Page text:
Finally, we encourage students across Canada to involve themselves with the Revolutionary Student Movement. We are an anti-capitalist, anti-imperialist, anti-oppressive, and anti-colonial student movement. In places where RSM chapters do exist, we encourage new members to get involved. In places where RSM chapters don’t exist, we encourage activists to get in touch with us to start new ones. Now more than ever, as austerity shows us the ugly face of capitalism, as the attack on our already limited civil liberties increases, as Indigenous peoples continue to struggle against the oppression of colonialism, it is necessary for us to get organized and to fight back.

But what’s most important is that the momentum from today is not lost, and that we continue to build a militant student movement in the weeks, months, and years to come.

See you in the streets!

U-Pass referendum launches Nov.17-21 through ACSIS

U-Pass referendum launches Nov.17-21 through ACSIS


By Nicholas Hodge

Almost four years after University of Ottawa and Carleton students were presented with the same choice; the Algonquin Students’ Association will hold a referendum on U-Pass implementation.

The vote will take place Nov. 17 through 21 and will be accessible through the Algonquin College Student Information System (ACSIS) online. The SA committed to a referendum earlier this semester but announced its date in an October meeting with student representatives.

The U-Pass is an OC Transpo pass that is paid for with an increase in tuition. Due to the increase in tuition that a U-Pass requires, the SA is obligated to hold a referendum on its implementation. Though it will save students who purchase bus passes money, critics point out that students who drive will have to pay for a service they will be less likely to use.

“I would say no, I wouldn’t want (a U-Pass),” said Steve Lairade a TV broadcasting student. “I have a car now and I drive to school. So, I don’t want my tuition to increase and I don’t want to pay for your bus passes.”

The Algonquin chapter of the Revolutionary Student Movement (RSM) kicked off their Yes for the U-Pass campaign on Nov. 4. They say that the U-Pass is essential because students need be able to get to their classes.

“OC Transpo can cost seven dollars per day,” said Regina-Maria Neppel, RSM chairperson. “More than half an hour of work for someone with a minimum wage job.”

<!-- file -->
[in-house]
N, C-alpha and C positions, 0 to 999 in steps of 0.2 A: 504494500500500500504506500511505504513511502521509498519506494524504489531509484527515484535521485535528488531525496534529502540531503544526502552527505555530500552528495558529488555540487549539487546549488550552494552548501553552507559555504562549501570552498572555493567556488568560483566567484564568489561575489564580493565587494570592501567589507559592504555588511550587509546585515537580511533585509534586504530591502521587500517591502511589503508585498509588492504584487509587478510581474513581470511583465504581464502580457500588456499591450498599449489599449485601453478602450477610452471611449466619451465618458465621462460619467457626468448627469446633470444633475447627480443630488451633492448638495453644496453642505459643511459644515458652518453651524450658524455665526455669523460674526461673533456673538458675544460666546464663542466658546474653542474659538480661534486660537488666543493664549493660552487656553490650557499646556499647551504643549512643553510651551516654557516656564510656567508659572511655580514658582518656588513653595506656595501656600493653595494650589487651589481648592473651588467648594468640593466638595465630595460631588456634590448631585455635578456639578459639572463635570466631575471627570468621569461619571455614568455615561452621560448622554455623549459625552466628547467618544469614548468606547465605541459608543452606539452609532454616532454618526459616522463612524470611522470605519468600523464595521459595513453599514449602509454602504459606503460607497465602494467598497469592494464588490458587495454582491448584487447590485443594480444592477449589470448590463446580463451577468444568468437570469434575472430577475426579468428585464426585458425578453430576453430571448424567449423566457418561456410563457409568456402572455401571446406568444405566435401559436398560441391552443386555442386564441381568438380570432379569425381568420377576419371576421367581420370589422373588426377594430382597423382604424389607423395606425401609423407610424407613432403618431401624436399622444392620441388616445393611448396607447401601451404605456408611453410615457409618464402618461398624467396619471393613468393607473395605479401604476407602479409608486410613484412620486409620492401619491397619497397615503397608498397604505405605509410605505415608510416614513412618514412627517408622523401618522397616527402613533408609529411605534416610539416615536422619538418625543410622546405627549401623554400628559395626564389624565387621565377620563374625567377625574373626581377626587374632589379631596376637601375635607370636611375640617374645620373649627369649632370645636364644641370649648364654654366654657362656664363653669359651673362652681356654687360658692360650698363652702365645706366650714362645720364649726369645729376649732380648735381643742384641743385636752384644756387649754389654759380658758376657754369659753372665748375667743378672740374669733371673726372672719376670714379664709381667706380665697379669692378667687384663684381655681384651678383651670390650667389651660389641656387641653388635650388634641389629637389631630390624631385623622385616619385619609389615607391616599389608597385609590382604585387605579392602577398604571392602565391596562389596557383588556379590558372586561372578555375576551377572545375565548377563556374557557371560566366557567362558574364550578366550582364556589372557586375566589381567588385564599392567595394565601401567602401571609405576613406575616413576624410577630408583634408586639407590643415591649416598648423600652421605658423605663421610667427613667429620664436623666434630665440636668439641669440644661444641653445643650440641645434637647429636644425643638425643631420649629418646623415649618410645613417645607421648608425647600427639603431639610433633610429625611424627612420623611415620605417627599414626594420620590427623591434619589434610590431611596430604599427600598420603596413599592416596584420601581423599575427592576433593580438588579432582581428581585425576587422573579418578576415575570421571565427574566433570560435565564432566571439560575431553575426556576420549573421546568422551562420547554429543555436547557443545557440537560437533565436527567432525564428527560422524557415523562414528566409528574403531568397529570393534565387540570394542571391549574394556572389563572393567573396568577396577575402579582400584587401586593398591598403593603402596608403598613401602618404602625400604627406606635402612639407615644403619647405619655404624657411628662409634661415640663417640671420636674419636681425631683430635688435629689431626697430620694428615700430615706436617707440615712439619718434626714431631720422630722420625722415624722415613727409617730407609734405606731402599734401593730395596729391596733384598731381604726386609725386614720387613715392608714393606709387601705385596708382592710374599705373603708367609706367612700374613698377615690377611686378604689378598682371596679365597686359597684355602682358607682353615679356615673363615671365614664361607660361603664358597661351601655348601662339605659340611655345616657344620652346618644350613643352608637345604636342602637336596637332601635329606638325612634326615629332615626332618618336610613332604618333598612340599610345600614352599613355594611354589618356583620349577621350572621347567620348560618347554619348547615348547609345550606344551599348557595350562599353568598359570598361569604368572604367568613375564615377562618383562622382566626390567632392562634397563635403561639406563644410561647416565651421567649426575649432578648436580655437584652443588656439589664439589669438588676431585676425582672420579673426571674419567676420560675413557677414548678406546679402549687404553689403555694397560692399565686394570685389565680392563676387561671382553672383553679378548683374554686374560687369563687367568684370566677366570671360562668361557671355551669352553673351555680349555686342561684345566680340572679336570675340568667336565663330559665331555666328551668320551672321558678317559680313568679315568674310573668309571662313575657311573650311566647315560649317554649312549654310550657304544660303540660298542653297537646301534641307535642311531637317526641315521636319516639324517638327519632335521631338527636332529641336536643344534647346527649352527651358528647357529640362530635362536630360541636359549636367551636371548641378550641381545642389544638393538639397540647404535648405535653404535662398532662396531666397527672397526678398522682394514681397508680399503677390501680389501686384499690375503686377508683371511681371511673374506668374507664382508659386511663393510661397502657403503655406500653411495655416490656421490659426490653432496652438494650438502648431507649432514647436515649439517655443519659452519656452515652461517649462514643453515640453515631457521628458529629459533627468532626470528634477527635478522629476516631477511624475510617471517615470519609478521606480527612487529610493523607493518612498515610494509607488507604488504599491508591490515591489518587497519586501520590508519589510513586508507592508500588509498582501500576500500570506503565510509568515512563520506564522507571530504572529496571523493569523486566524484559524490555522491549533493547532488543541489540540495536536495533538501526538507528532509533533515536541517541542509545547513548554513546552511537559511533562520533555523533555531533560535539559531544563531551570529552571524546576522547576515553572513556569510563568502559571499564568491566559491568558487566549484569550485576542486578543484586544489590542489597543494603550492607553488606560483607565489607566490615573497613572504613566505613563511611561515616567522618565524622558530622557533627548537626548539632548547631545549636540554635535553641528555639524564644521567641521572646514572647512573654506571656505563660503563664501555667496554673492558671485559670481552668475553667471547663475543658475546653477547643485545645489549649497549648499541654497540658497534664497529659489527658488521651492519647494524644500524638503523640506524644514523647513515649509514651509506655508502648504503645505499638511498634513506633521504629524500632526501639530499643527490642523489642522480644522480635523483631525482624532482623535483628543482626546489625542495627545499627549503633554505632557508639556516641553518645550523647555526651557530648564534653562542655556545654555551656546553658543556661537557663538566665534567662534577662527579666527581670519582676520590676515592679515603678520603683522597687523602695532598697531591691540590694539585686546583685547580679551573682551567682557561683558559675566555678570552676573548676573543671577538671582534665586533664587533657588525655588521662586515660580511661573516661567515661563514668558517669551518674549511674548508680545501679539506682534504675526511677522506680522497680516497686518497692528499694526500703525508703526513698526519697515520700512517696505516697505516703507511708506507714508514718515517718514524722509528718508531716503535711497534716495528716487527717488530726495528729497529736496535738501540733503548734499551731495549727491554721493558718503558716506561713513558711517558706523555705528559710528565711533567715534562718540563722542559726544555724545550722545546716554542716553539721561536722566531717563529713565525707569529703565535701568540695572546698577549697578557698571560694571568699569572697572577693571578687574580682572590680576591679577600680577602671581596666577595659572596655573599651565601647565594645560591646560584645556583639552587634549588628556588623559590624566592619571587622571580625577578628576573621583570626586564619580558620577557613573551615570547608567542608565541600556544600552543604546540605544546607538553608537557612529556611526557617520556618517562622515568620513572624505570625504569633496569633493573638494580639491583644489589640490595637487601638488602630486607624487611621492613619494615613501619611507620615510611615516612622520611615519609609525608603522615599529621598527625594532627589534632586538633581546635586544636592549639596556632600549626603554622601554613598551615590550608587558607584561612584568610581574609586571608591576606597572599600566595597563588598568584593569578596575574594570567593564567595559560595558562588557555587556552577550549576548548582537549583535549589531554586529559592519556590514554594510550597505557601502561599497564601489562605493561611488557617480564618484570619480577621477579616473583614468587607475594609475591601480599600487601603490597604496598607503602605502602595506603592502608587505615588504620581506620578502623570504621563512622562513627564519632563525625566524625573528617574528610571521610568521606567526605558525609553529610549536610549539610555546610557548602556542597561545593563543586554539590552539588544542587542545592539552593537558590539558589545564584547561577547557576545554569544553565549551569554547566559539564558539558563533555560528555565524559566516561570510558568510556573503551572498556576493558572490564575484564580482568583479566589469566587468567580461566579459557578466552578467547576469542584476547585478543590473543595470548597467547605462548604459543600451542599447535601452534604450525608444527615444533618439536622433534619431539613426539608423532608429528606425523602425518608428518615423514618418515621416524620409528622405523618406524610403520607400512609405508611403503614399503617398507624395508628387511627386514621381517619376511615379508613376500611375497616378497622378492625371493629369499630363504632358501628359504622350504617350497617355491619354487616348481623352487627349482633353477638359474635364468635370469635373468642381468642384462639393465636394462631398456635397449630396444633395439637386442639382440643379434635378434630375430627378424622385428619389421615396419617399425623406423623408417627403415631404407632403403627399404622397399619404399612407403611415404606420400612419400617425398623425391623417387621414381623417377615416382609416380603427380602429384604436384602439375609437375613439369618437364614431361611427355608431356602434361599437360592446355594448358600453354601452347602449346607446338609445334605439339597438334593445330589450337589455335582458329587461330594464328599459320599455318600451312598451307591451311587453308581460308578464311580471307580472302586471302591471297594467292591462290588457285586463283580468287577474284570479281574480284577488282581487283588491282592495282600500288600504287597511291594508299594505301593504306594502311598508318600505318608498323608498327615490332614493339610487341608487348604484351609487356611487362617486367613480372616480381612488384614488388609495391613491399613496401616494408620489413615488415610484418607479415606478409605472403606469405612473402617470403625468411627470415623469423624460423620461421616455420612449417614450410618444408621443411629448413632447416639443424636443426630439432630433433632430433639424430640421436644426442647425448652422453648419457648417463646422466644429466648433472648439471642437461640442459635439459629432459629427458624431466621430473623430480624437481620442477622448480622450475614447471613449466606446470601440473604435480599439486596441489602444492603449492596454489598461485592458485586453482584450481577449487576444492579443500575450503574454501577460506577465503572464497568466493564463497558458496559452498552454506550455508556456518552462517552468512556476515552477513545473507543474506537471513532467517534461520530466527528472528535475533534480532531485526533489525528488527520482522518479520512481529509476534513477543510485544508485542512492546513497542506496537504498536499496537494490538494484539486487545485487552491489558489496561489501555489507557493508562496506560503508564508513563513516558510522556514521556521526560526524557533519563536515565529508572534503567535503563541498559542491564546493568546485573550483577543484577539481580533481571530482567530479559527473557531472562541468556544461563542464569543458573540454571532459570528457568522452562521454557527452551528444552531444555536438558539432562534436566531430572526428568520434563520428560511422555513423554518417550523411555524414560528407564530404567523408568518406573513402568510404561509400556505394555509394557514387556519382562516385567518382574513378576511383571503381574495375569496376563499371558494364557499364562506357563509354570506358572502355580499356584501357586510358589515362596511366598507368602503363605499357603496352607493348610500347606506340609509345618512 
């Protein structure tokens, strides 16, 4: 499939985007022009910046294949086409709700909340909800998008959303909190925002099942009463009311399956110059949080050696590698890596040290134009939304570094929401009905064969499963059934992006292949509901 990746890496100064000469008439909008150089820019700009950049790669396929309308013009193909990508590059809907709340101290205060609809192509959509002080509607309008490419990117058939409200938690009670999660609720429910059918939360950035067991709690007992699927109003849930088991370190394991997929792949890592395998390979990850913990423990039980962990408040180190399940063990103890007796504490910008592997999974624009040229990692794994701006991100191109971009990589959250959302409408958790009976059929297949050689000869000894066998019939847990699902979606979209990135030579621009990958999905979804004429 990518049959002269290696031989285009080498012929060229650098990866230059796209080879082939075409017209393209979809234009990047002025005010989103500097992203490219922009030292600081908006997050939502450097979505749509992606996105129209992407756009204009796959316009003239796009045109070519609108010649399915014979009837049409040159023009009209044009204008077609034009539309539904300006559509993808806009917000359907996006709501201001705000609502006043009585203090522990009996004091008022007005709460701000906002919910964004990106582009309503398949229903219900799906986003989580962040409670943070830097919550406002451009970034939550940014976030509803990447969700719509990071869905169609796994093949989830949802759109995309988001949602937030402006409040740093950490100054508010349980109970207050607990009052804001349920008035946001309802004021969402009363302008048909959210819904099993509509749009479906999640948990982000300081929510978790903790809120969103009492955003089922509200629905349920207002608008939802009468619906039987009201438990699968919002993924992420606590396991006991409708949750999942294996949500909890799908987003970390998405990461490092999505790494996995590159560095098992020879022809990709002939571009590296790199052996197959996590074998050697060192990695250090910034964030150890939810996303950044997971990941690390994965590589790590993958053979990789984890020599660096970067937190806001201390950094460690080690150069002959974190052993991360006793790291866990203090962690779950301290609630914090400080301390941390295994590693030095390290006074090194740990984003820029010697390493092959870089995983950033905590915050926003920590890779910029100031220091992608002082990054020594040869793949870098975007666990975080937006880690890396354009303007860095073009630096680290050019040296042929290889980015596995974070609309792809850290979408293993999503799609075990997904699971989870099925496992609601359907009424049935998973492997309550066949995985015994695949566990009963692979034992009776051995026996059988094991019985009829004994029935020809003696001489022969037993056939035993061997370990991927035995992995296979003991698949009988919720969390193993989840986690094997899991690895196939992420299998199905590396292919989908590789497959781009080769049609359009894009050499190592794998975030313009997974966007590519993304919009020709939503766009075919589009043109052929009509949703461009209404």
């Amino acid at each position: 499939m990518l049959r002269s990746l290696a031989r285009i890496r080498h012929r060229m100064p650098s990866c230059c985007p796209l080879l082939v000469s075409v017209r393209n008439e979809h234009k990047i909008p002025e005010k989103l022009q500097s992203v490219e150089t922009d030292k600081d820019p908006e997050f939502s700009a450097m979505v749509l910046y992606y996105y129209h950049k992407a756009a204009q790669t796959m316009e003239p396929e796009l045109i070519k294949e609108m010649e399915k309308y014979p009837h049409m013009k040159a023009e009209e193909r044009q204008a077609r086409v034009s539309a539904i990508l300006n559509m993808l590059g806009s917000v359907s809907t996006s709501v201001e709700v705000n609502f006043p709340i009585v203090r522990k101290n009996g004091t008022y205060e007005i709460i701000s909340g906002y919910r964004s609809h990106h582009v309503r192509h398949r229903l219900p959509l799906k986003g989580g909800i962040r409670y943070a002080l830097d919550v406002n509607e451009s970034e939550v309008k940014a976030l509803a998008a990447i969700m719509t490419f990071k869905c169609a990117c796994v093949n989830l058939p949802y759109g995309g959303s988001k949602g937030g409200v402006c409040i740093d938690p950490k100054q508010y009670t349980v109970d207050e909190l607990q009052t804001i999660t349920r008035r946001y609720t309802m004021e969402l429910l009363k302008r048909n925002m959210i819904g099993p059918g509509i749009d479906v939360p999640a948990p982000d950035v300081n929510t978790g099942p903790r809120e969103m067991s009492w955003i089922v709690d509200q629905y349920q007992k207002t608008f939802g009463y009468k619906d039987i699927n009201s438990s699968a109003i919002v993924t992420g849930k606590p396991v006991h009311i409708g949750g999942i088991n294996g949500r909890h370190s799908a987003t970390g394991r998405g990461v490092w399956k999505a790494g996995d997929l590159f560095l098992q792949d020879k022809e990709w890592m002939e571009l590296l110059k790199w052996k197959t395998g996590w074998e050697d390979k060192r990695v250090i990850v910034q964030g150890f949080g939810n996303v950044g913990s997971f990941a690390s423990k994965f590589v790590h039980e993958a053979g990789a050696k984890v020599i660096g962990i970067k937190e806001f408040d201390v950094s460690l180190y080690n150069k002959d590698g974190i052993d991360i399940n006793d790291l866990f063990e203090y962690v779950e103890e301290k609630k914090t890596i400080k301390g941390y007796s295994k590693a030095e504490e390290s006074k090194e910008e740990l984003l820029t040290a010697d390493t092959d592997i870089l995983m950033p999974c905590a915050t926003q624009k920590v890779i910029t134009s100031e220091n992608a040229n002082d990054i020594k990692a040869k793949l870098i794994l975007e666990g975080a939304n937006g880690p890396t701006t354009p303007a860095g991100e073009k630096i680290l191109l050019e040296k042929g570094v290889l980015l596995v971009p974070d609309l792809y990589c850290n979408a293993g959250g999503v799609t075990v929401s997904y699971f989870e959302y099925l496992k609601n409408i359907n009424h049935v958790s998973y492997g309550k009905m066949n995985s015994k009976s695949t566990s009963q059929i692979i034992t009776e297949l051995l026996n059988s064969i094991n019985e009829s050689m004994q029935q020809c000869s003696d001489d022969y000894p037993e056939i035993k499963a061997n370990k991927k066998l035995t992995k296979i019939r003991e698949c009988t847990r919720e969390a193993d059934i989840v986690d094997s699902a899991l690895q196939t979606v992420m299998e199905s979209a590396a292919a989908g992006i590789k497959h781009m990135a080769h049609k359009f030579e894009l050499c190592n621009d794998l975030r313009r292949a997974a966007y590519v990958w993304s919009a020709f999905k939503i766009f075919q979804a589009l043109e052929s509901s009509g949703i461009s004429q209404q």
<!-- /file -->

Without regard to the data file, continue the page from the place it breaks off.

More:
The RSM is critical of the SA’s handling of the U-Pass issue, citing a lack of transparency, a failure to fully inform students about the U-Pass and the decision to make the referendum online among their concerns.

“We hope it succeeds but we have never heard of (a referendum) happening online,” said Dmitri Shklar, a member of the RSM.

The RSM plans to hold meetings and information sessions leading up to the referendum date.

“We invite every student that can attend to learn about the U-Pass and volunteer with us in the campaign,” said Shklar.

Former SA president Sherline Pieris had a tense relationship with the city on the U-Pass issue, once stating in an email to a city councillor that a dialogue on the U-Pass would happen at the college on the condition that the city reinstate a student pricing option on OC Transpo passes. She also wrote that if the referendum was to happen it would not take place until completion of the construction at Baseline Station in 2015.

Current SA president Christina Miller seems more open to the U-Pass, writing in a September letter to the student body that the SA was working hard to get it.

Originally published in the Algonquin Times on 05 Nov 2014


Algonquin’s RSM Takes Back The Night

Algonquin’s RSM Takes Back The Night


By Steph Hulse

Participation in a downtown “Take Back the Night” rally by five Algonquin students has spurred them to seek to begin a similar movement here.

The Algonquin College Chapter of the Revolutionary Student Movement attended the Take Back the Night Event on Oct. 8, and the rain, men and women of all ages gathered in Minto Park at 6:15 pm to rally and then march down Elgin Street. Once at city hall the group opened into an info centre, with different organizations and programs setting up tables.  Many organizations were represented including Oxfam, Hollaback!Ottawa, the Ottawa Coalition To End Violence Against Women (OCTEVAW) and The Sexual Assault Support Centre (SASC Ottawa), who ran the event.